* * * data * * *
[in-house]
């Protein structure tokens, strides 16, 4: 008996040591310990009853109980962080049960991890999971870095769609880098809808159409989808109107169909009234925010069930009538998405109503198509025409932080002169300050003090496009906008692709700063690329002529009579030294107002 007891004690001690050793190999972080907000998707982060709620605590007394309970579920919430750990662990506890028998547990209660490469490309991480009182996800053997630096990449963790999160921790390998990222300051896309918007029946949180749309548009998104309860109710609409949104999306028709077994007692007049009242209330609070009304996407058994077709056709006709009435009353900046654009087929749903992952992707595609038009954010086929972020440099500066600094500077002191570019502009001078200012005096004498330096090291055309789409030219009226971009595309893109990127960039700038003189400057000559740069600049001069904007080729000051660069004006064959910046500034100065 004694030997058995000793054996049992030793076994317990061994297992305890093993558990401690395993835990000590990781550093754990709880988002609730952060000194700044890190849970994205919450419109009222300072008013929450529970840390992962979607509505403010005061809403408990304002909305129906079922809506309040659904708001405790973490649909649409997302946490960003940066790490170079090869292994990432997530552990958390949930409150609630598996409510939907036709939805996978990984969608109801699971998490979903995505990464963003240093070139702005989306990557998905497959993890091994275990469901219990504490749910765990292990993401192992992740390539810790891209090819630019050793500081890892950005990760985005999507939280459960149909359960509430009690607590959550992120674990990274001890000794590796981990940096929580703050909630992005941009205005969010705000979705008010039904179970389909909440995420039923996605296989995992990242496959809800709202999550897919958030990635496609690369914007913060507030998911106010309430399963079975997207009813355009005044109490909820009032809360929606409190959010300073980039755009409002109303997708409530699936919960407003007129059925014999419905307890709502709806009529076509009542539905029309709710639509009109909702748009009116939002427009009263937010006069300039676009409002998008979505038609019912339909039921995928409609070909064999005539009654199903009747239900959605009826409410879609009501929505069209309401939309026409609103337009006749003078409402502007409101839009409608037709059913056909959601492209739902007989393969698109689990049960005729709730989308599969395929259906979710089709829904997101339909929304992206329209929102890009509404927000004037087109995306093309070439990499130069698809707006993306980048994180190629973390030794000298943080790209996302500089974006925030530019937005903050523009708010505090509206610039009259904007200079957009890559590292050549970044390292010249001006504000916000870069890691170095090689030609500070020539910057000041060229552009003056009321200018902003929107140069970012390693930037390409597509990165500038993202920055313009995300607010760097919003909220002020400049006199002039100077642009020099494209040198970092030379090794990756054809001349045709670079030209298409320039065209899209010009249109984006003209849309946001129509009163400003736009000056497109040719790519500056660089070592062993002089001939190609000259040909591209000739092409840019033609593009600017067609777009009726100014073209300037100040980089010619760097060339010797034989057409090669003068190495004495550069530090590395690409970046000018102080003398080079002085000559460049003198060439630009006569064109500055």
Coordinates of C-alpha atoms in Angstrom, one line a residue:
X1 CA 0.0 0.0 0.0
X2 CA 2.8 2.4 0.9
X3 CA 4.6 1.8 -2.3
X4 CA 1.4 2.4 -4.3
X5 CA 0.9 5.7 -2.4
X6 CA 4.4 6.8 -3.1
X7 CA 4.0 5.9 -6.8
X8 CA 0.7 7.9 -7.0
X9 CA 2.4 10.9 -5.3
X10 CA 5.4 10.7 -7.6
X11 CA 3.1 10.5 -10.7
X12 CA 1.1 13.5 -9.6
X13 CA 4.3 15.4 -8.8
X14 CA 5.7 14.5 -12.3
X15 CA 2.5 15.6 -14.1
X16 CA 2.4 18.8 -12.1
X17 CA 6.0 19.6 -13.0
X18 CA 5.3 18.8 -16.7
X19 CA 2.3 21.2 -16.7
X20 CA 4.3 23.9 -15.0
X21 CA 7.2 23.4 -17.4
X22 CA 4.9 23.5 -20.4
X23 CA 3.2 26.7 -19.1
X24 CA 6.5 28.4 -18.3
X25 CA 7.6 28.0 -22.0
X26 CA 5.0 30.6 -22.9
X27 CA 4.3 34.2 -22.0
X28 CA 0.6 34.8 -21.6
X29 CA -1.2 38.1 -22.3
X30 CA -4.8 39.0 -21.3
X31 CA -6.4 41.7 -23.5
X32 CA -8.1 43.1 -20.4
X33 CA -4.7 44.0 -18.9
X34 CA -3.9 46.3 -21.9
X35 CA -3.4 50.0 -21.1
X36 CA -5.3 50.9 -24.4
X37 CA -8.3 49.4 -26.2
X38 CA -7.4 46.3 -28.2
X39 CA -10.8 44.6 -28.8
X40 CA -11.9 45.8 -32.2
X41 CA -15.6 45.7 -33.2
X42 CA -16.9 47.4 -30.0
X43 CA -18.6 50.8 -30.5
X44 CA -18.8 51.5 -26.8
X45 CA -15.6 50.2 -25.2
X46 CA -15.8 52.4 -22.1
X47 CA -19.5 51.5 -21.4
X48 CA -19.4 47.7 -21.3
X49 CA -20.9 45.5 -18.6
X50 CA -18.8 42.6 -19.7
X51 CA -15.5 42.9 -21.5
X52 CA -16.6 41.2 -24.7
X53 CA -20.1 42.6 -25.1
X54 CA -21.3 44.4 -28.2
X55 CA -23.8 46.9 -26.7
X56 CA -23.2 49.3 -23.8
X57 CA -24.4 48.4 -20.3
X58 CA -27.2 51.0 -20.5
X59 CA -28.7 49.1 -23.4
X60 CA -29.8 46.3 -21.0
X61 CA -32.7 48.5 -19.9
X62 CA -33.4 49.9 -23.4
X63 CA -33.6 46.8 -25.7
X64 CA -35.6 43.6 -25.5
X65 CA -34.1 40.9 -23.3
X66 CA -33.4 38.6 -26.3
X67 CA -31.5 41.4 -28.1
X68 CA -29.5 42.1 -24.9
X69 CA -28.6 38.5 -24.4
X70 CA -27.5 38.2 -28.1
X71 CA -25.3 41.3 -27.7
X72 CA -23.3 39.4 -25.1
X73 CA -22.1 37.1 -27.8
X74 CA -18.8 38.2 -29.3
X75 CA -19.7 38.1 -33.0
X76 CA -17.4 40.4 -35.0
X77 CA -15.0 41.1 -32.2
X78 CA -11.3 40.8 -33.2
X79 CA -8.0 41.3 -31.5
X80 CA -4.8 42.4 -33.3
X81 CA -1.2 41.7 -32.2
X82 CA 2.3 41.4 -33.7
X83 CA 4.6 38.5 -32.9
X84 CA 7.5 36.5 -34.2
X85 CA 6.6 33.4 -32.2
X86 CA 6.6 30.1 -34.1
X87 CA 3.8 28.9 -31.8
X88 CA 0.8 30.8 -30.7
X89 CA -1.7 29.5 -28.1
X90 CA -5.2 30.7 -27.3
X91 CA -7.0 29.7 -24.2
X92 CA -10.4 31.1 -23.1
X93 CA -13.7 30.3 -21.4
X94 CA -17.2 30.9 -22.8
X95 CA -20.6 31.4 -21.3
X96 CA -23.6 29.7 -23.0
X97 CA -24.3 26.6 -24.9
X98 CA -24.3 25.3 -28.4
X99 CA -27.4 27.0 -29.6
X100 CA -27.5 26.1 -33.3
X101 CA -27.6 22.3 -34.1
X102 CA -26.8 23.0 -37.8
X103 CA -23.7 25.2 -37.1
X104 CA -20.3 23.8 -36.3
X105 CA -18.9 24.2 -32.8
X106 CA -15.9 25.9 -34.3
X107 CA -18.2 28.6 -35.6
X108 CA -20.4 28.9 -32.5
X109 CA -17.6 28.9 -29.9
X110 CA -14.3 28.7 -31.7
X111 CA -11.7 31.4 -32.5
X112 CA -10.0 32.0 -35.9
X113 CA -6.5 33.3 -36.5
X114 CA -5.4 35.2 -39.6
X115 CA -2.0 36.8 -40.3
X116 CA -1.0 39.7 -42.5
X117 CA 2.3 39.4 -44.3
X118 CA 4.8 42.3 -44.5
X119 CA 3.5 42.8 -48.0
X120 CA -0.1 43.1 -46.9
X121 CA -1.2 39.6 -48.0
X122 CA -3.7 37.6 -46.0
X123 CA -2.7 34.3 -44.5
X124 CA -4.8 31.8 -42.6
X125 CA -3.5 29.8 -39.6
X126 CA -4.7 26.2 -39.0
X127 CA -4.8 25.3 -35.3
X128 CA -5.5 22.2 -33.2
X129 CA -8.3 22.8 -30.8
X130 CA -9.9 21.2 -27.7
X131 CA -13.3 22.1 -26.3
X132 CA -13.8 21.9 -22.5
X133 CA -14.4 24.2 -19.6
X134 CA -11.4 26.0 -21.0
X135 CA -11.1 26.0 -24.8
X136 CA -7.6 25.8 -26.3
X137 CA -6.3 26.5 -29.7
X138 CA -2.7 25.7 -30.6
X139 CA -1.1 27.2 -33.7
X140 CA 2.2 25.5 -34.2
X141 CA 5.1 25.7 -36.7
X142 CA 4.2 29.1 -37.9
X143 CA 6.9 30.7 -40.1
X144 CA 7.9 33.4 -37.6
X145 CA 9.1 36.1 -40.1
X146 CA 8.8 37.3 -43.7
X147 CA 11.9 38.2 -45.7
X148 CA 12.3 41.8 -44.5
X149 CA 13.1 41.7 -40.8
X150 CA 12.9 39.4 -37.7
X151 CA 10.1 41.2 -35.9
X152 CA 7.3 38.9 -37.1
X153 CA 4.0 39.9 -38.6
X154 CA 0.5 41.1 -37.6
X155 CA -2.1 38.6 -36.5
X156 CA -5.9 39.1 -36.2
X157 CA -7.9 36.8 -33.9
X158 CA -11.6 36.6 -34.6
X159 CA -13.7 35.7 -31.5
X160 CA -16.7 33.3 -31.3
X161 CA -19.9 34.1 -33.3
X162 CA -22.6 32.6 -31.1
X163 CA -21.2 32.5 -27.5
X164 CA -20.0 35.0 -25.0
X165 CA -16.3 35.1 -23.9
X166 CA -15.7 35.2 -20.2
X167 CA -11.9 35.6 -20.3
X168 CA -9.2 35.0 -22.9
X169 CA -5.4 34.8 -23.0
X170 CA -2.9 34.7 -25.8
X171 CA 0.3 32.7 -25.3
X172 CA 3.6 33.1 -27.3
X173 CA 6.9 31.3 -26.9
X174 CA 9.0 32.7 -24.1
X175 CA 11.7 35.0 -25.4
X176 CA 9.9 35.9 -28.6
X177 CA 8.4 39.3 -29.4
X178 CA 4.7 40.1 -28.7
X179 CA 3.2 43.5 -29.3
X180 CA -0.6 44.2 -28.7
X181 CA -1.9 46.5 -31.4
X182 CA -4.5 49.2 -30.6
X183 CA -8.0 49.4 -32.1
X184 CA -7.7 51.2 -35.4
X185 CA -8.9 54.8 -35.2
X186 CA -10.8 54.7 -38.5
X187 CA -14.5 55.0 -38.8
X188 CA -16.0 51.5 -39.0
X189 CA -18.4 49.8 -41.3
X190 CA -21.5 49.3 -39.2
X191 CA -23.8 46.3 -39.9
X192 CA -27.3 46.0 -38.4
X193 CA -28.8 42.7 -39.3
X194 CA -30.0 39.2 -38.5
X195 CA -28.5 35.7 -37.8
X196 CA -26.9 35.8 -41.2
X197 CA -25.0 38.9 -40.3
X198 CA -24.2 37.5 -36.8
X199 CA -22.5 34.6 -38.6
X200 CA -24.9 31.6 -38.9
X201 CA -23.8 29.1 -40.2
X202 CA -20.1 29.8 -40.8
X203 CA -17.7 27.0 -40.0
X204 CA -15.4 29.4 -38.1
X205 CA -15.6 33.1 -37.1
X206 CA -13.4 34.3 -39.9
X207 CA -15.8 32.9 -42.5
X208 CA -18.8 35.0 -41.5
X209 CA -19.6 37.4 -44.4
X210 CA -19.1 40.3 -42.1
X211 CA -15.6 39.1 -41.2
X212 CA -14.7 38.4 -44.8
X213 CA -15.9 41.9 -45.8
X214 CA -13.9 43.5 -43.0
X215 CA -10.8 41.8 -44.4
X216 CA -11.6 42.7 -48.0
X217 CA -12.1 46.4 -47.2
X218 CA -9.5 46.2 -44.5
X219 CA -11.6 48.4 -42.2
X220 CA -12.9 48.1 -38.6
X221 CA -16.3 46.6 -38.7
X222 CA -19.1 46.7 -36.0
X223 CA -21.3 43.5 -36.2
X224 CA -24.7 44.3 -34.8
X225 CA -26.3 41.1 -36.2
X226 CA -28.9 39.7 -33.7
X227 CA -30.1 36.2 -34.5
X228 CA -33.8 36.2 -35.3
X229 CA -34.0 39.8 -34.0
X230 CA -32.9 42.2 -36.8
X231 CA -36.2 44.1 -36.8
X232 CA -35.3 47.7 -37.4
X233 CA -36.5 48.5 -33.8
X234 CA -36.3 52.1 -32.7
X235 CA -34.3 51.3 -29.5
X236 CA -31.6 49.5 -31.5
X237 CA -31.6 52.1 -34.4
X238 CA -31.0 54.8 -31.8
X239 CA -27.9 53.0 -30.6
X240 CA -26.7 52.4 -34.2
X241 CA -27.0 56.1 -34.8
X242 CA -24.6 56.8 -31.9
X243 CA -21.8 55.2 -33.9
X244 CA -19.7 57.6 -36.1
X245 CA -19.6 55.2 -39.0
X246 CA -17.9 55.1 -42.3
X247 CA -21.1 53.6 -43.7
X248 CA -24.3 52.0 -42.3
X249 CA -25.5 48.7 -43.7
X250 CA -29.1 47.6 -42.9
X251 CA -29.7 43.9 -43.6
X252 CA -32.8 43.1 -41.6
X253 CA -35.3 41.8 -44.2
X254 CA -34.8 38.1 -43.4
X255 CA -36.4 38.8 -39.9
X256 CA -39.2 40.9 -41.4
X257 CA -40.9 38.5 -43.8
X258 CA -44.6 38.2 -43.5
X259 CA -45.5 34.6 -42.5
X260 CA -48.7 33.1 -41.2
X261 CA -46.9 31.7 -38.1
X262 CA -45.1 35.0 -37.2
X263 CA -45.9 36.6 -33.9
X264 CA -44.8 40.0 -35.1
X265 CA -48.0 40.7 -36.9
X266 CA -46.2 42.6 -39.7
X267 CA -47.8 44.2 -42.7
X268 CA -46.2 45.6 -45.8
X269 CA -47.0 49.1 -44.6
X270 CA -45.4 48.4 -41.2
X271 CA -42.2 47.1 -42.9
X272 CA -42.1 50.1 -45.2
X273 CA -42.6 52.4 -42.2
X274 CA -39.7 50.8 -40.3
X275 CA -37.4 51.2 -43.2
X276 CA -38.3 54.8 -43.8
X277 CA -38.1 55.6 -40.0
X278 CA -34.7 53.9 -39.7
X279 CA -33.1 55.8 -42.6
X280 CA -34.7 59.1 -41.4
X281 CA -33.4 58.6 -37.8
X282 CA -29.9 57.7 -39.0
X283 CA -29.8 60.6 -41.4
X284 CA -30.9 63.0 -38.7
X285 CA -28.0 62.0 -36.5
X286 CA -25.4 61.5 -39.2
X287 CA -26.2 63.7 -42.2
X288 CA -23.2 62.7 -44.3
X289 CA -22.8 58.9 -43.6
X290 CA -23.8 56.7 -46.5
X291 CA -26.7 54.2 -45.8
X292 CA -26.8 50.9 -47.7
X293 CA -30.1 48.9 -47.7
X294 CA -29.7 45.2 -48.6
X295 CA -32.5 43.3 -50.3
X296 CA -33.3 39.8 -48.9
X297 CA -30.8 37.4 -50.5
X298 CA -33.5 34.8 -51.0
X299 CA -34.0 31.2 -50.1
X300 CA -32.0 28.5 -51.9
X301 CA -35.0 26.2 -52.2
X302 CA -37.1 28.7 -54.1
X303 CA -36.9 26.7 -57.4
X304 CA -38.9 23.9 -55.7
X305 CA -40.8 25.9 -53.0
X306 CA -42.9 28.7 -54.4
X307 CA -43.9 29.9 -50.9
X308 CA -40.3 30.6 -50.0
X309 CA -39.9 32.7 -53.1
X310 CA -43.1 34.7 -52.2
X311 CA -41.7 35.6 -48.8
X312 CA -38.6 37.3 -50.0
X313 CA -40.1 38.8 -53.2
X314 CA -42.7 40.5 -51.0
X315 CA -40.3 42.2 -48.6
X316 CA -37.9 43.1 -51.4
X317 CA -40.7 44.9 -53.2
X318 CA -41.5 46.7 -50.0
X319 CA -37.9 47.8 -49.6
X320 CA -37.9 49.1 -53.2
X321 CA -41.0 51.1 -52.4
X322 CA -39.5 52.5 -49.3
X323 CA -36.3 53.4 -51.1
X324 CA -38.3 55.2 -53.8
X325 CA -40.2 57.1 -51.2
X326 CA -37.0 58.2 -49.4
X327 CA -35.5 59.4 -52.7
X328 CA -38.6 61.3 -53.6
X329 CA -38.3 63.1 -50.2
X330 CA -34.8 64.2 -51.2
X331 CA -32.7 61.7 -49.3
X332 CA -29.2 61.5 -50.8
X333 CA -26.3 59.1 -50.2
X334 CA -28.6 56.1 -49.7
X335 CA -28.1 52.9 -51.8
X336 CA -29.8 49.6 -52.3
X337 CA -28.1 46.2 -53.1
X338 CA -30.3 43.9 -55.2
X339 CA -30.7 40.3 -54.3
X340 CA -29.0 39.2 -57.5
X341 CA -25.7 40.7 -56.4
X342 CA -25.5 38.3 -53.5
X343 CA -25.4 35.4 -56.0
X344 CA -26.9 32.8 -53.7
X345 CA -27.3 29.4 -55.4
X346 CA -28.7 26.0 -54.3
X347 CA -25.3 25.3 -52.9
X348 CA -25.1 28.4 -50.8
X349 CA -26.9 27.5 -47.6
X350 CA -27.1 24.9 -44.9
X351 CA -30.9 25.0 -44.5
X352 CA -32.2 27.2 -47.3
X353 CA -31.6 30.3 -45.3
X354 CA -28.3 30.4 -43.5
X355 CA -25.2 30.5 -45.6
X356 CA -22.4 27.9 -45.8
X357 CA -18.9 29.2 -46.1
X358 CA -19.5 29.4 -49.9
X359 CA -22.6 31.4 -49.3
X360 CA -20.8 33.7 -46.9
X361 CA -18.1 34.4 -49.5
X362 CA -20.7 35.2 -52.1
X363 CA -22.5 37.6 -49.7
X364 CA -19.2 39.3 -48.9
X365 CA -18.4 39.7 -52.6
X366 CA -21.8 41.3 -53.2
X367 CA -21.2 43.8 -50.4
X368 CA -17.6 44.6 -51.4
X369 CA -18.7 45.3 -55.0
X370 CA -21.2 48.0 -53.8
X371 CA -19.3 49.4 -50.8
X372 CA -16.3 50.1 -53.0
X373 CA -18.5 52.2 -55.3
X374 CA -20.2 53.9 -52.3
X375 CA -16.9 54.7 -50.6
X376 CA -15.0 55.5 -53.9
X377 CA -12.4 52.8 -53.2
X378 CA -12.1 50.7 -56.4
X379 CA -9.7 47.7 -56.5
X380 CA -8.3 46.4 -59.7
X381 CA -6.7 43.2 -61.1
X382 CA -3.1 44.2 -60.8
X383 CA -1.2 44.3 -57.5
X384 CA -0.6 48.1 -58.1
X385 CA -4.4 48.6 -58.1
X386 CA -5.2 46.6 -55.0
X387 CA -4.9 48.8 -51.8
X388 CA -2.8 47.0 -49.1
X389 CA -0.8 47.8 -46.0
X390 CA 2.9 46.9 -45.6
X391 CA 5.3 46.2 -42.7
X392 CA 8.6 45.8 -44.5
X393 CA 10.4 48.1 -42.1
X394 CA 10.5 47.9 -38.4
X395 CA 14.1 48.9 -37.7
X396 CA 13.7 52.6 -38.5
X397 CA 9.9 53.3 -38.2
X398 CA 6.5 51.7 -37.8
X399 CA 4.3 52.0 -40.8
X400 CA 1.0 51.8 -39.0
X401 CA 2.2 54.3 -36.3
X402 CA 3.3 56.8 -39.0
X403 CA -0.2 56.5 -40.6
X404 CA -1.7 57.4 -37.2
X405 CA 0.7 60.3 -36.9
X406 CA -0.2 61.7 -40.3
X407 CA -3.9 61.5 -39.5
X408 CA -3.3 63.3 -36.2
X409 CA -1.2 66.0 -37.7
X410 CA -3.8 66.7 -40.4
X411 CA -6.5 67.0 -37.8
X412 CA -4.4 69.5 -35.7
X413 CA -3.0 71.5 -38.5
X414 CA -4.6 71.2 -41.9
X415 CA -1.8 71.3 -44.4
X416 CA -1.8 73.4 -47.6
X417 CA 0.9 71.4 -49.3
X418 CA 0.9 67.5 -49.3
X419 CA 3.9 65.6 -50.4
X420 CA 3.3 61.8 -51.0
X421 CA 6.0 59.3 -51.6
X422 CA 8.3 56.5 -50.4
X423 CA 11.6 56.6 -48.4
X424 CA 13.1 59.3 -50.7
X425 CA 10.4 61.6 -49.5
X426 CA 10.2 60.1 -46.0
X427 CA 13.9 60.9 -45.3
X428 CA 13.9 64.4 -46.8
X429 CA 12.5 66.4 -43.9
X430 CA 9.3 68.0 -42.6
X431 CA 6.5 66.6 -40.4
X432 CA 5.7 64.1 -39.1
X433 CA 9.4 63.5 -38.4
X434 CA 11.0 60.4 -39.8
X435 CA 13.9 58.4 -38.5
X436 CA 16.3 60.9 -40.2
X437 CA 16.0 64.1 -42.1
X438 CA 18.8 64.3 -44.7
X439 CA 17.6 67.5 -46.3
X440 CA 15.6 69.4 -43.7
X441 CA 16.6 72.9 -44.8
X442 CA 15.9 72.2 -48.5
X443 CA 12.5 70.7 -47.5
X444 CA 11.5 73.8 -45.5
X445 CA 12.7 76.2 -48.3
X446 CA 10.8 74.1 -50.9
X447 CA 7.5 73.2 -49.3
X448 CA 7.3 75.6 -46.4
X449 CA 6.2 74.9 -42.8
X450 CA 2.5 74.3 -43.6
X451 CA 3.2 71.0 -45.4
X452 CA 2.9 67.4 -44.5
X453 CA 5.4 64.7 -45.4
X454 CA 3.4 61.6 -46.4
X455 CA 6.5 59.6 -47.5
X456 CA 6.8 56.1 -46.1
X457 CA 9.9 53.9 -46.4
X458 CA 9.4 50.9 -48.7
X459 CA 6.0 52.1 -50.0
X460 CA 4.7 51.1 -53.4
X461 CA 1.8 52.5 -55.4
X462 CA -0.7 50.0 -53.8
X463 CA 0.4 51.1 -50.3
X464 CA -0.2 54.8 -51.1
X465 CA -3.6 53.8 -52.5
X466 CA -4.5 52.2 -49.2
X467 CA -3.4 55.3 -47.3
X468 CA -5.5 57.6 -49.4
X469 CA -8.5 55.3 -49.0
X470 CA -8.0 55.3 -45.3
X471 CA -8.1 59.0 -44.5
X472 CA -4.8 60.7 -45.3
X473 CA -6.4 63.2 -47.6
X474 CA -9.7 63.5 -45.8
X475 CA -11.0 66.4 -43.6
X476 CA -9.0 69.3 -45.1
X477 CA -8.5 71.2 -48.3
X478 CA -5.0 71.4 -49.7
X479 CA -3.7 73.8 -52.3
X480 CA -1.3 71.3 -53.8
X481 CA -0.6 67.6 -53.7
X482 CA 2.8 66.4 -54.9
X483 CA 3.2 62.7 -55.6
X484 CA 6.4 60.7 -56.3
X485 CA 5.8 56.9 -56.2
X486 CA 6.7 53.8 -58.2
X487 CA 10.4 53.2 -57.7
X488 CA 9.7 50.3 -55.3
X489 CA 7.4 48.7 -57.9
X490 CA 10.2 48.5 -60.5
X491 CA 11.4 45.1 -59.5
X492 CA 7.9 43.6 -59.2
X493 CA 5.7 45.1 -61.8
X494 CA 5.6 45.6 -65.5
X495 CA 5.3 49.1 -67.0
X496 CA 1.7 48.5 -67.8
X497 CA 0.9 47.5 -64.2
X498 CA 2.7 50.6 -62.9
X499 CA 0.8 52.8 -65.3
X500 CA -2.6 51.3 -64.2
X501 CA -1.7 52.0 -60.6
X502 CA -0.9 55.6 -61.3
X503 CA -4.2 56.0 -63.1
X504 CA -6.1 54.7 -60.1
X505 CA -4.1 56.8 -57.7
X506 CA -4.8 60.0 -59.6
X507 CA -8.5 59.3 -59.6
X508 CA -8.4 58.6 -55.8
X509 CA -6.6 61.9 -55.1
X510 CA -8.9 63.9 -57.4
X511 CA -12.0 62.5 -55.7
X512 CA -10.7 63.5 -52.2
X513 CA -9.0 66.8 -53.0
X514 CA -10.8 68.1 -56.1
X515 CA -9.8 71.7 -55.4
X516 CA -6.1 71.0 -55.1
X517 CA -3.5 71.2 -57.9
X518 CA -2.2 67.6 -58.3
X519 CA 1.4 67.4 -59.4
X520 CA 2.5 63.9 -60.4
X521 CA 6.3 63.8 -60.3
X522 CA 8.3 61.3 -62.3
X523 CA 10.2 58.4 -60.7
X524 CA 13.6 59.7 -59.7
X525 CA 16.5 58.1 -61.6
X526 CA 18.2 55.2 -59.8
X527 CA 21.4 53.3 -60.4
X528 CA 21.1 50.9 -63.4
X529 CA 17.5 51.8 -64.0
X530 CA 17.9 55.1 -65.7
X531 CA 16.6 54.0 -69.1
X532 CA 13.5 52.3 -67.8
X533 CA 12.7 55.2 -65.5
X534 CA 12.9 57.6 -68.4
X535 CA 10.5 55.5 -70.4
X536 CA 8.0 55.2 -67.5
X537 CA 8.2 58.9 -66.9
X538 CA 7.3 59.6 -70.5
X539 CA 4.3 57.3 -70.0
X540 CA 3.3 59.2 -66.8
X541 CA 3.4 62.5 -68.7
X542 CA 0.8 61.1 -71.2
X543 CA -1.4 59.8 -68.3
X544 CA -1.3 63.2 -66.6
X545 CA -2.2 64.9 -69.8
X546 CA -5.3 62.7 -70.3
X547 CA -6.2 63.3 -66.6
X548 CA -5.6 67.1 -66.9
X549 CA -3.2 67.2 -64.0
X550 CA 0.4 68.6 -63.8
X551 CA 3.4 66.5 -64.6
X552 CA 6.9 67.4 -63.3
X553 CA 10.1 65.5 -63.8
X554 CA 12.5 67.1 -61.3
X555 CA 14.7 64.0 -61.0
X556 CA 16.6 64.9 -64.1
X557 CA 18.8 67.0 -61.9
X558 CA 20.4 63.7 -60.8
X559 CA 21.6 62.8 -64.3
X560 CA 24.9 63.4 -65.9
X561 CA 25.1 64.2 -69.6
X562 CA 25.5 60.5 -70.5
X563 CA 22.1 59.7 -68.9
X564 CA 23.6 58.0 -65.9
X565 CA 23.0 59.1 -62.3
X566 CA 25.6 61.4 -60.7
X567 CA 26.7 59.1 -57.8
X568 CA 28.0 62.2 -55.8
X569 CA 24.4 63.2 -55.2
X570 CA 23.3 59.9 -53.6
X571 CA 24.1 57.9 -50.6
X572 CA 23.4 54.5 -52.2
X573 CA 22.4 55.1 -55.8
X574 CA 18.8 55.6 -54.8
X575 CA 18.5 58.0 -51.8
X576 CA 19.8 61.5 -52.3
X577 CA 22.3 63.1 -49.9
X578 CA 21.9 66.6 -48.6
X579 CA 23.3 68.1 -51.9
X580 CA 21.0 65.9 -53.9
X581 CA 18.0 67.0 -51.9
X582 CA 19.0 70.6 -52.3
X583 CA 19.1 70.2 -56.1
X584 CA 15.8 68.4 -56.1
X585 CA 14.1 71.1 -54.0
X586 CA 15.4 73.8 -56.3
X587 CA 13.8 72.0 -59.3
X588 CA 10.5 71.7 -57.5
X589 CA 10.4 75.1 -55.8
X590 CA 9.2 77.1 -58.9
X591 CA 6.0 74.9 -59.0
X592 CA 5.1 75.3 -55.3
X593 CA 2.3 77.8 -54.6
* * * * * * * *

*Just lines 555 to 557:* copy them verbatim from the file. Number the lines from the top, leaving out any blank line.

X552 CA 6.9 67.4 -63.3
X553 CA 10.1 65.5 -63.8
X554 CA 12.5 67.1 -61.3